By Michaela Jones
We’re in the midst of what can only be described as a tough time, a time which means ‘normal’ people are struggling to go further than the Tesco express at the bottom of the street and are attempting to pluck fun from the most menial of tasks. Long gone are the novelty zoom quizzes, furlough summers and banana bread baking. It’s the bleak mid-winter, and we’re bored! We’re fed up of home-schooling, home officing, zoom conference calls for everything and endless walks around parks. We long to see our families and can’t wait for a good old knees-up with more than 6 friends, at a pub!
As much as we all long for the sun and sipping cocktails on a beach far far away, at the moment, it seems like an unrealistic ambition. However, amongst us, living in the leafy suburbs (or clouds) is a group of extra-terrestrials, a group that live life as though they can’t be touched. These people are more widely referred to as macro ‘lifestyle influencers’ whose apparent understanding and appreciation for the current pandemic is relatively limited, to say the least.
How It Started
It all started just a few months ago as Kim K celebrated her birthday in the most elaborate way possible, flying a large group of close family and friends to a private island. Our Instagram feed once flooded with NHS rainbows, and lockdown puppies became filled with over the top sun-kissed group selfies. And we hated it because if there is any way to show how stinking rich you are, it’s showing that even a virus crippling the world can’t stop you having a good time.
Since the start of lockdown 3.0, we’ve witnessed a mass media and follower backlash as groups of influencers have continued the trend and travelled on ‘working trips’ to far-flung places like Dubai and Mexico. As they flaunt their tanned and toned bodies whilst laid on a deck chair sipping margaritas, we’re at home laid on the sofa, sipping a cuppa in front of the TV for the 300th day in a row asking have these influencers finally gone too far?
With the rise of the influencer, came the rise of brand interest. According to 66% of respondents to a recent Influencer Marketing Hub survey1, influencer campaign budgets increased throughout 2020. A huge 80% of respondents admitted to spending over 10% of their total marketing budget on influencer campaigns, and rightly so – controlled paid content with people who know their audience and know how to launch creative content to make your product shine. It’s invaluable.
However, what has really been highlighted in the wake of these influencer trips, is a subculture that is now out of touch with reality. Yes, they earn a living from creating beautifully shot content, and in some cases act as a tiny piece of escapism for their thousands if not millions of followers. But they also have a responsibility to act with integrity and honesty. The power and pull of influencers has always been their ability to inspire while remaining relatable, often approachable, but their recent gallivanting has distorted that relationship with their followers, and undermined the connections they can forge moving forward.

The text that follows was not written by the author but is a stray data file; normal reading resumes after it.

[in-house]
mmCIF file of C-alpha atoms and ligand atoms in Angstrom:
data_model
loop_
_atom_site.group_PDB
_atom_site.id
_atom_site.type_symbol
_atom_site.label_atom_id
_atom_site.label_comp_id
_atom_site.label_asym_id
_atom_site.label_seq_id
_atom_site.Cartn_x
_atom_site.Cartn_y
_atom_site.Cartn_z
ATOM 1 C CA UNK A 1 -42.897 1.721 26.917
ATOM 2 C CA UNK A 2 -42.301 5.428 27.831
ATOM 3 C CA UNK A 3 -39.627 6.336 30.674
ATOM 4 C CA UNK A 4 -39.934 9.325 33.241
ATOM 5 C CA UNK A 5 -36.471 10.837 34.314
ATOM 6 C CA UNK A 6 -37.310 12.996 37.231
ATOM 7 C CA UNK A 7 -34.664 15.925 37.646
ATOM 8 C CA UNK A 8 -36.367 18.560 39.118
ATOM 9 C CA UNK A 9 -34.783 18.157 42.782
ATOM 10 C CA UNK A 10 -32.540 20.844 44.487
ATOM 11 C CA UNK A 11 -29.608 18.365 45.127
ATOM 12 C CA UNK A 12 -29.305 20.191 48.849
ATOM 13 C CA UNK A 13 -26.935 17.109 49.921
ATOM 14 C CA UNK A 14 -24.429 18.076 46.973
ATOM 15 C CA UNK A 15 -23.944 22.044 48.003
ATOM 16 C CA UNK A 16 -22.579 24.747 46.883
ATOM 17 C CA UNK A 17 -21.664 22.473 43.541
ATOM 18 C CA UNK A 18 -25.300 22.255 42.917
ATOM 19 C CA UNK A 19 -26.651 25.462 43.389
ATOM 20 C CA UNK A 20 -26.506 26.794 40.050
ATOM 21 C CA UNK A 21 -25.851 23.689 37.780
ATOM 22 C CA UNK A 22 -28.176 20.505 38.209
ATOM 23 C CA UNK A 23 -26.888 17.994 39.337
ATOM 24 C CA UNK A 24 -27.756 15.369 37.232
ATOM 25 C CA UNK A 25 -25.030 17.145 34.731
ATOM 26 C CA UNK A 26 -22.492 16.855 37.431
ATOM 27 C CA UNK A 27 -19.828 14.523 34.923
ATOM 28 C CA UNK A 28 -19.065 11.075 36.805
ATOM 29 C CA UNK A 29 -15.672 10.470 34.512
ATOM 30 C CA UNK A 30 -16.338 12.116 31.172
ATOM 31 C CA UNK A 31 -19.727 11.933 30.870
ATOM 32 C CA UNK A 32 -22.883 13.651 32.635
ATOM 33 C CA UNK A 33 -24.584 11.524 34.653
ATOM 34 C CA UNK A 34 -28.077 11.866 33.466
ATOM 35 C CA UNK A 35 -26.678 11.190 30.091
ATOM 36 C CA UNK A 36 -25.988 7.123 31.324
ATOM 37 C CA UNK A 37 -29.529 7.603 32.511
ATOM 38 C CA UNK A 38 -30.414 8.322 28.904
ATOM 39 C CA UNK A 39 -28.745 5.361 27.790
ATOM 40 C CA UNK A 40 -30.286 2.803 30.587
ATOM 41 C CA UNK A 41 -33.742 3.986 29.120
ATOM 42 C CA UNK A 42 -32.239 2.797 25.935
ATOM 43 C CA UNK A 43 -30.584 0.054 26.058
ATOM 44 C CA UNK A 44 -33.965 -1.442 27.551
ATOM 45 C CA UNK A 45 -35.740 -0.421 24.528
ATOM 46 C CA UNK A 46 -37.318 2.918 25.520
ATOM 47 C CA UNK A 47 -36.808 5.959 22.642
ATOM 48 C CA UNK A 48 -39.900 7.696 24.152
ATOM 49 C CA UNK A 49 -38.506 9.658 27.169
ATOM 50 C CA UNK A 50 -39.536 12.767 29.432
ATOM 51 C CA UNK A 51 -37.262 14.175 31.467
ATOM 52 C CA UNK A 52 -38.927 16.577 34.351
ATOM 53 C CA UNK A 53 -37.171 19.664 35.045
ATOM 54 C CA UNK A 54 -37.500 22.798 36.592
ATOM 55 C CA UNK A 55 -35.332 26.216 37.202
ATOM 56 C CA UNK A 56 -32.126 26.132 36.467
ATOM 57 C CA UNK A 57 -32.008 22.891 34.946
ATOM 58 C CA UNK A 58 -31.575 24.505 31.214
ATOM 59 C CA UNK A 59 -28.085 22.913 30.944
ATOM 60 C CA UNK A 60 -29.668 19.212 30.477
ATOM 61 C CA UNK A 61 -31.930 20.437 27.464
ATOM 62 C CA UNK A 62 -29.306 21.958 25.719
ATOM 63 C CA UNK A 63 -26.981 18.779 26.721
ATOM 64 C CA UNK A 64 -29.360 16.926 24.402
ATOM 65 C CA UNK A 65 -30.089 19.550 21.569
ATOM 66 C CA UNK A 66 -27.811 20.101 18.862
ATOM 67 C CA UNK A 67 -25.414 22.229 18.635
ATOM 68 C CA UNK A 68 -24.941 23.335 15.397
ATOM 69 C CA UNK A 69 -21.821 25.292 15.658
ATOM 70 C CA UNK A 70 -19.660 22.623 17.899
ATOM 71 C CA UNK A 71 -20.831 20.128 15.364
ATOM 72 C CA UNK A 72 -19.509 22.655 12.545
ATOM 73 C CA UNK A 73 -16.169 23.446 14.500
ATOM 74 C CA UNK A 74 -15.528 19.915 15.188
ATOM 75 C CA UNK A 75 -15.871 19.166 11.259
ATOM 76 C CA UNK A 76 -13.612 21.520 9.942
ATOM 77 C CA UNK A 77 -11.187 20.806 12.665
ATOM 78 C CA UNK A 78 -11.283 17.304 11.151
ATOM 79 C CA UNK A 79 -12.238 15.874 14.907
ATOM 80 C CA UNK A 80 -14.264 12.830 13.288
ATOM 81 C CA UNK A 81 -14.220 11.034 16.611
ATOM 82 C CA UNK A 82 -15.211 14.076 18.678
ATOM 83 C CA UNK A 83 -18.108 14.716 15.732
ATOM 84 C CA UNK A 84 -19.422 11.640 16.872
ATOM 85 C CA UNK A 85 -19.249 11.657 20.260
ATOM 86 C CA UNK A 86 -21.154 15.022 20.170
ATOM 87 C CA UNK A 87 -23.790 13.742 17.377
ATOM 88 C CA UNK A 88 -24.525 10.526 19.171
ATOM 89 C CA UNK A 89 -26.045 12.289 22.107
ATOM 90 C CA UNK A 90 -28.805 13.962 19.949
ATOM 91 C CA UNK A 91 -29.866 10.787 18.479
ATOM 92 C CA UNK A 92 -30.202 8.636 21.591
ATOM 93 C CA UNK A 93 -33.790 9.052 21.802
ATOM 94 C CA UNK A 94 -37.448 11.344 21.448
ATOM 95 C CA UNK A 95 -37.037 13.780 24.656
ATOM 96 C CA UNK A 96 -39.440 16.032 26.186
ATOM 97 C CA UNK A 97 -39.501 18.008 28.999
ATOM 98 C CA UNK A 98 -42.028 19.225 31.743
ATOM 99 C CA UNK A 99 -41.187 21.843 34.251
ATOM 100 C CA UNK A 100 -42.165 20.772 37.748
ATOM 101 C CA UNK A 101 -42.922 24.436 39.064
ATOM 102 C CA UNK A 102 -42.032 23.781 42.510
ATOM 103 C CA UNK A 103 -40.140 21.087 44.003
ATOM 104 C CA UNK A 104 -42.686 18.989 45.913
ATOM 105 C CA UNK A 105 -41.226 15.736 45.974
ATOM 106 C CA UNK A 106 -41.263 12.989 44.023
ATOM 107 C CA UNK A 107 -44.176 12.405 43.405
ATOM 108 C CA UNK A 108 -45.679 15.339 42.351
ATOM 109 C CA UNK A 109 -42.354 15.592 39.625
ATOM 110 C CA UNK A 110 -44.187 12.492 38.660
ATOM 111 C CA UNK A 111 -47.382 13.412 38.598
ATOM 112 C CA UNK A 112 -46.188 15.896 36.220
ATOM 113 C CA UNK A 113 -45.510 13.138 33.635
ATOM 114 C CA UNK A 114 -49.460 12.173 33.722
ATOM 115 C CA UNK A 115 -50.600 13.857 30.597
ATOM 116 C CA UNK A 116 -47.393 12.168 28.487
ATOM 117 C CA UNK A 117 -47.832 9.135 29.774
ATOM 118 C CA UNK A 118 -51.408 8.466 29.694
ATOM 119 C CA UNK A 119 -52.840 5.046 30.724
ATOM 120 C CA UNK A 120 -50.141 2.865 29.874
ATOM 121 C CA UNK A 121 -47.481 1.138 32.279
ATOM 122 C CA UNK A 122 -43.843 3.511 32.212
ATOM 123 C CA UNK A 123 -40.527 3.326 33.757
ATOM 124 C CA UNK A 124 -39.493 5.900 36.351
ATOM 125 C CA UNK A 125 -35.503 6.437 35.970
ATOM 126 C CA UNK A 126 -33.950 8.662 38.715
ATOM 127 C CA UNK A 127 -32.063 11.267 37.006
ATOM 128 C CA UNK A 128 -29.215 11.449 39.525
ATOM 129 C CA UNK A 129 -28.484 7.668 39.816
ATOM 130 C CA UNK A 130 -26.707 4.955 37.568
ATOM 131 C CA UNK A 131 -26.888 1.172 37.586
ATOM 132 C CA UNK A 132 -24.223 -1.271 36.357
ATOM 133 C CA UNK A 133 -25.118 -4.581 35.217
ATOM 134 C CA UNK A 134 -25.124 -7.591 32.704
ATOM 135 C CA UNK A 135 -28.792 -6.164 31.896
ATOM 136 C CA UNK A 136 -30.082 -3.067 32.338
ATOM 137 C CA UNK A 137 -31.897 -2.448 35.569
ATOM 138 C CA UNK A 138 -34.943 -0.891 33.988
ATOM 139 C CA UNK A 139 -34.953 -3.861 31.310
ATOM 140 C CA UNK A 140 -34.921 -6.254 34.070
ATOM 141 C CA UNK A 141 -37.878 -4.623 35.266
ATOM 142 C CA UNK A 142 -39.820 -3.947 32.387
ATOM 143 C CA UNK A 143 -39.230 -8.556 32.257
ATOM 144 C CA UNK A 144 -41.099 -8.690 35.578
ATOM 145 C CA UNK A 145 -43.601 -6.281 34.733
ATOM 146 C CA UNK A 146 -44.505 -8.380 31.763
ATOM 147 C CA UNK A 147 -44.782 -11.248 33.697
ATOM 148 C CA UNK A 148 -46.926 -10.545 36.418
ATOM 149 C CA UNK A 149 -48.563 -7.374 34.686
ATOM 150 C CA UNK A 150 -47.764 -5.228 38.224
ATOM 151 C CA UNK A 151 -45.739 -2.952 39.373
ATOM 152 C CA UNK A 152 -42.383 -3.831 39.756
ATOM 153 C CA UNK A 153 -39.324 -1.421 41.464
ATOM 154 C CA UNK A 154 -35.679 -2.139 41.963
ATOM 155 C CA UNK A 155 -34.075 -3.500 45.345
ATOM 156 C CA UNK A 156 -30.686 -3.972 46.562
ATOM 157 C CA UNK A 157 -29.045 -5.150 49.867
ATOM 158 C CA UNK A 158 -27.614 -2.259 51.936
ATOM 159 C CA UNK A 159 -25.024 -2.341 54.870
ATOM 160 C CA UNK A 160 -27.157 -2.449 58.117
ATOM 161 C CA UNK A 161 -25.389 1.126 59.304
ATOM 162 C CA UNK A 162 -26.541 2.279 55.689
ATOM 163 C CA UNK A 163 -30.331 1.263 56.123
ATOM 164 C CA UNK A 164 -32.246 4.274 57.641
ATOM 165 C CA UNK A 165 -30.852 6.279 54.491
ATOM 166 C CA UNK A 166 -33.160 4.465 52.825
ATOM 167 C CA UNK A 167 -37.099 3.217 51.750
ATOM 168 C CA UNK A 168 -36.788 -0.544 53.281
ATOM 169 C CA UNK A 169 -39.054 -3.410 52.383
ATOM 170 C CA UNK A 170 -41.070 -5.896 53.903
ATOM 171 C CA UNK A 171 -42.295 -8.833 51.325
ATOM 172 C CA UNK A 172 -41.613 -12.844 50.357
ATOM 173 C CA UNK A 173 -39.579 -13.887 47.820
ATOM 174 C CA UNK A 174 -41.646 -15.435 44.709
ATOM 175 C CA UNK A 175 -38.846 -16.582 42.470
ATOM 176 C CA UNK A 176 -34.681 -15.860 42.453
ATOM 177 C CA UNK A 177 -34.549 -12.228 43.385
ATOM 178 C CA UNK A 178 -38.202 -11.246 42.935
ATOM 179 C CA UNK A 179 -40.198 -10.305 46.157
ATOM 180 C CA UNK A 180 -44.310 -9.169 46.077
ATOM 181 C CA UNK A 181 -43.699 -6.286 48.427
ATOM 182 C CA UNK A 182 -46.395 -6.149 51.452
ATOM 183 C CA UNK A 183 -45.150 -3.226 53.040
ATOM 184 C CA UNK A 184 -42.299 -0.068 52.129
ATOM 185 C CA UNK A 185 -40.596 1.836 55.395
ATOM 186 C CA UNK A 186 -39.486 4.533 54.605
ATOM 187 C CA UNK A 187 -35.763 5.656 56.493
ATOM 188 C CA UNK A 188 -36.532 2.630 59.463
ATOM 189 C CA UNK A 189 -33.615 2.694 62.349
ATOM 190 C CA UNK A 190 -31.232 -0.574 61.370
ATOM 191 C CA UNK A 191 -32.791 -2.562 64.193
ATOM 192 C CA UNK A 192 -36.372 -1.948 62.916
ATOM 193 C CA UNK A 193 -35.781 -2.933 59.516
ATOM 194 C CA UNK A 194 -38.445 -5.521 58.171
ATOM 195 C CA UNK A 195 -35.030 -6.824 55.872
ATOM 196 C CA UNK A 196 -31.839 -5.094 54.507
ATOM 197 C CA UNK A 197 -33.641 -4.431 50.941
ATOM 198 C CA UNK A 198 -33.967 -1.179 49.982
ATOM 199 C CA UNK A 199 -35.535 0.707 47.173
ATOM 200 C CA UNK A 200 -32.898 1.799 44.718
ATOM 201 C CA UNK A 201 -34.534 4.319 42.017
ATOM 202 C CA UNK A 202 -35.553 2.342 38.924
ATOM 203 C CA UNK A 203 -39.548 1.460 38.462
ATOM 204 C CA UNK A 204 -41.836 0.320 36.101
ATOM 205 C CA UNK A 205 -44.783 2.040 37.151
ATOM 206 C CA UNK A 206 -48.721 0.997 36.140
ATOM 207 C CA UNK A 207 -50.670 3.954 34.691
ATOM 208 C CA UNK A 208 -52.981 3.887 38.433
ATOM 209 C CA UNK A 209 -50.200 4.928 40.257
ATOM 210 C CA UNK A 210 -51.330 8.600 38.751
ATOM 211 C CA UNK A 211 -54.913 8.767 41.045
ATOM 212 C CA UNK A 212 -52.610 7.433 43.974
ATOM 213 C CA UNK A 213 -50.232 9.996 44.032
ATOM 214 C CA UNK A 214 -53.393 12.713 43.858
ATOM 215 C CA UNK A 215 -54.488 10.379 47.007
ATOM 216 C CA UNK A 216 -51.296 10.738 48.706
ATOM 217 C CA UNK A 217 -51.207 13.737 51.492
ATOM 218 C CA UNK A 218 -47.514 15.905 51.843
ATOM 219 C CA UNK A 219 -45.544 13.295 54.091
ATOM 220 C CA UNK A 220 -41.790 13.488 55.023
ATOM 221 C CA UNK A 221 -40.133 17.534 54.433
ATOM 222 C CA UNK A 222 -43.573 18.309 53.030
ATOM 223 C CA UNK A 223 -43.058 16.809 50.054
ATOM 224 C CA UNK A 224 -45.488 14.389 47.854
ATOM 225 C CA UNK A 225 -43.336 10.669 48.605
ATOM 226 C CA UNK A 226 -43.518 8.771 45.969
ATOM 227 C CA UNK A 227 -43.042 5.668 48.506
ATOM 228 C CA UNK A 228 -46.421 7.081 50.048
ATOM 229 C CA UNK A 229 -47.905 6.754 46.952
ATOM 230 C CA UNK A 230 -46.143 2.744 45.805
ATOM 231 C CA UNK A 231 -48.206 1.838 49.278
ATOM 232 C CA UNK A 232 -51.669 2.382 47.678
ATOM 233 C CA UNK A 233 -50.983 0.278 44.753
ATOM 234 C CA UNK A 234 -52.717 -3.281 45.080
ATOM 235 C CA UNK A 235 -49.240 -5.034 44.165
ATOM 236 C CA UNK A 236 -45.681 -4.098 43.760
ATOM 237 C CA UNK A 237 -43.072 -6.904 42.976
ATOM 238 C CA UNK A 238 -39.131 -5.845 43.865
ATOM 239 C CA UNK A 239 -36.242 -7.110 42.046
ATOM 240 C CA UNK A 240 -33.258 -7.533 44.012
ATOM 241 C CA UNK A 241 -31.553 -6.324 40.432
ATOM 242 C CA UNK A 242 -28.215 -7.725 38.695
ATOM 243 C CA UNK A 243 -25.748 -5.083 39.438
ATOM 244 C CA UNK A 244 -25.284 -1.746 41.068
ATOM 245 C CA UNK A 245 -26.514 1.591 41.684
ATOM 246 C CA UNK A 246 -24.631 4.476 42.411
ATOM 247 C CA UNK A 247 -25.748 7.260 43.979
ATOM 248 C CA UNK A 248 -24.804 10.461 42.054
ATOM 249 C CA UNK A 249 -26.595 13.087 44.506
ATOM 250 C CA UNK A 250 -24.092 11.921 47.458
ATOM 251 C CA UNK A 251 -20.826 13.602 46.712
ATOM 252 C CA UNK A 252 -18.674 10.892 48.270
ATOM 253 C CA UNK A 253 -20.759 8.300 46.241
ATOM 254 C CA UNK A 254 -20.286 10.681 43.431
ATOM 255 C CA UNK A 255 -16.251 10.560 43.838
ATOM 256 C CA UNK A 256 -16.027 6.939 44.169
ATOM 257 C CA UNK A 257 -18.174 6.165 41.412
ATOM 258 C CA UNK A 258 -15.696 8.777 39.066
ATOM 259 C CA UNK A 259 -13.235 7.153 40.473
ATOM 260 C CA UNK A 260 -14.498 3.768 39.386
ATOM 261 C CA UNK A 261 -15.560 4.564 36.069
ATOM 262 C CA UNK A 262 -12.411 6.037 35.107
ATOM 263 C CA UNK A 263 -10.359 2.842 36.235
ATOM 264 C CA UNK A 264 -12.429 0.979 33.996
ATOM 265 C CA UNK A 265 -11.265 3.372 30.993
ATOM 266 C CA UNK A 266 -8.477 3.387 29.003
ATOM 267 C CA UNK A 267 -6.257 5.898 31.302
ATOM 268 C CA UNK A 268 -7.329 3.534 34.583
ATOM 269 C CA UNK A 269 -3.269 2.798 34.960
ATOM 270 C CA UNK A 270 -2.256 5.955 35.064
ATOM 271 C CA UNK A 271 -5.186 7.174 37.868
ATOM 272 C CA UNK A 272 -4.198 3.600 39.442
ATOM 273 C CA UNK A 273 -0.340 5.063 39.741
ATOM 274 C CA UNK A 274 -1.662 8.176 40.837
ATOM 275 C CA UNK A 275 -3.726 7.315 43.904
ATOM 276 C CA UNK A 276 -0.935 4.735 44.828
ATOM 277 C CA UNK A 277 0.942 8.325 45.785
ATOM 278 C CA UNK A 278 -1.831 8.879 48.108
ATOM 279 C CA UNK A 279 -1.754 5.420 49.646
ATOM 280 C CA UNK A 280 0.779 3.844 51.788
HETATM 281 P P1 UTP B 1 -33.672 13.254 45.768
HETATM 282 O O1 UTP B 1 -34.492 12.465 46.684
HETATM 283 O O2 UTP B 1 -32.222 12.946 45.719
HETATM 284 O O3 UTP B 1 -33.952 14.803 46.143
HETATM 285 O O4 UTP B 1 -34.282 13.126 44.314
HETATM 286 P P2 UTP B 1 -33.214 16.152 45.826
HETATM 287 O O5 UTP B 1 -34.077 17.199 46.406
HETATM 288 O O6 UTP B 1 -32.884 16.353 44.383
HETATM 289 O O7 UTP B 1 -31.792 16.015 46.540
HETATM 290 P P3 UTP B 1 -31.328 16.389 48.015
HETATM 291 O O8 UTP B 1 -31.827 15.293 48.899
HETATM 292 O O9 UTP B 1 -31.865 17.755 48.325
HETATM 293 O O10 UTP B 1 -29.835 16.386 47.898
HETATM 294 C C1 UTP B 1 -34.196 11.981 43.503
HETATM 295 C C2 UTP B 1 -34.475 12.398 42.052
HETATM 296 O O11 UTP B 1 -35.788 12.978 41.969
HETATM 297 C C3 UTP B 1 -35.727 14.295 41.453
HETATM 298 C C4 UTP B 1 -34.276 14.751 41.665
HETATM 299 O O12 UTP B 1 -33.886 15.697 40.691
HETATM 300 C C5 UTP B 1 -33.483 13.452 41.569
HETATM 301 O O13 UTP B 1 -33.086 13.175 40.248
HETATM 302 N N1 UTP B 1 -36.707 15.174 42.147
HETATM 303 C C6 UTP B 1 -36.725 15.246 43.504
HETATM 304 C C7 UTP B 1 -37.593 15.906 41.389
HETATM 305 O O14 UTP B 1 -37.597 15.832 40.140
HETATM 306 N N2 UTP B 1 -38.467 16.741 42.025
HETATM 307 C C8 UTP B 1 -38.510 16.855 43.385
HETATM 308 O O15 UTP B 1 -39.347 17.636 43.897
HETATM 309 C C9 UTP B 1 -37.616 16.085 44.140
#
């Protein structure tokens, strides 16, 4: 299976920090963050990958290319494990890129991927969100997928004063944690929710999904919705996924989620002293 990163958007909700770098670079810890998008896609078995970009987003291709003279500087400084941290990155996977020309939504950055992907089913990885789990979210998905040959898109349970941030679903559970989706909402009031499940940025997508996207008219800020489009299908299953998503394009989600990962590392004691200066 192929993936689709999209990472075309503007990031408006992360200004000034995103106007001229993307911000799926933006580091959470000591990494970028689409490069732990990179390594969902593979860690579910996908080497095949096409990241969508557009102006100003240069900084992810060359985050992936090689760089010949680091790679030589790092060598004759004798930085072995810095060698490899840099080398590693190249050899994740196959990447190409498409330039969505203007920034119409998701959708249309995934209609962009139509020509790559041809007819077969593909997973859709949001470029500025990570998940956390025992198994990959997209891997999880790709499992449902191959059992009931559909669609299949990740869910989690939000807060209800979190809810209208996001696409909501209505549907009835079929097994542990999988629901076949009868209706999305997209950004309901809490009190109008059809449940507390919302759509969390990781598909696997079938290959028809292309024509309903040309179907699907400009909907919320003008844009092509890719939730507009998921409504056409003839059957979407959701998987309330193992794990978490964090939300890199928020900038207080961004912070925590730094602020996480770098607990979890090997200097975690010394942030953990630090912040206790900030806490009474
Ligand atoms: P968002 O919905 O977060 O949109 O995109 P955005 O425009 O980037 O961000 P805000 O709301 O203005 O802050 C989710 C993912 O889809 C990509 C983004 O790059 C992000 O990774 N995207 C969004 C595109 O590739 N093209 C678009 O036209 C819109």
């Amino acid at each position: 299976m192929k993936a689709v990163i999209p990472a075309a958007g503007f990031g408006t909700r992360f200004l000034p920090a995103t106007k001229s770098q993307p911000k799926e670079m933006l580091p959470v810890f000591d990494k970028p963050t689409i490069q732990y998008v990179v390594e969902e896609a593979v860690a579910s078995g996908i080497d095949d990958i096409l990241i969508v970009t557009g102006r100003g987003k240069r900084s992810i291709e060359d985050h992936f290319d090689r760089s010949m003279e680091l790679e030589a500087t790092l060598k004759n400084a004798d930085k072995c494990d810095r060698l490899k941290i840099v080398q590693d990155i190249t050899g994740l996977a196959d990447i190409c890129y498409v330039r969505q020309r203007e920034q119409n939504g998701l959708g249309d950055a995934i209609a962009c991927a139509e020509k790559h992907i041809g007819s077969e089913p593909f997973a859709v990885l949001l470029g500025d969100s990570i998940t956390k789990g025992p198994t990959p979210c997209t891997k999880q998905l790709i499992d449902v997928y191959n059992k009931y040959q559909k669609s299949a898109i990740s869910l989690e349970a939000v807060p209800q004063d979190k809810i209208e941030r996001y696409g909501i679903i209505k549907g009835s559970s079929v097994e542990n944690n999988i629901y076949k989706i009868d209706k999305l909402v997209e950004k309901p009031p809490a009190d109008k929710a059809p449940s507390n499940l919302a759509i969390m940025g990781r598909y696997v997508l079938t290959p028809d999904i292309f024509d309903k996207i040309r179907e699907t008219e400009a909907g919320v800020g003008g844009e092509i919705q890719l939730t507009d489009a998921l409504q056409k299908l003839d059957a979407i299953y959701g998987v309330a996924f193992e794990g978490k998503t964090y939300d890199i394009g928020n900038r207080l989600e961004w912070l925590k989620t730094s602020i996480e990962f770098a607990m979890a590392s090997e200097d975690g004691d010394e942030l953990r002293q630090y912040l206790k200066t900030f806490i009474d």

The Impact On Brand Relationships
Brands work so hard to craft their image and name so if these reckless ambassadors continue to threaten or undermine other marketing efforts then yes, brands will start to really question whether the risk outweighs the benefit of influencer campaigns. And for good reason. As the agencies building their campaigns, we need to reconsider how influencer actions throughout the pandemic will impact the public response to these partnerships. As we move forward, an audit of activity throughout this period will need to be considered before making recommendations and looking to individuals to help build authentic trust and brand love for our clients.
That said, the rise of niche micro and nano influencers is likely to continue to be exponential in 2021. As the macro lifestyle influencers become less relevant and increasingly problematic brands are waking up to the importance of a well-rounded campaign, one that is honest and authentic, which followers want to engage in, not to mention the benefit to economies of scale. Yes, these smaller influencers provide less reach but a higher level of engagement and relevancy to their audience – and they’ve been staying put and building their relationships throughout this crisis making them more powerful than ever.
As these travelling macro influencers see their followers abandon them in frustration at their selfish actions, the backlash has confirmed the mindset for brands who are trying to think differently about influencer marketing in the long term. It looks like this year, these influencers will feel the sting of trust fading alongside their tans.
1 Influencer Marketing Hub, Influencer Marketing Benchmark Report 2020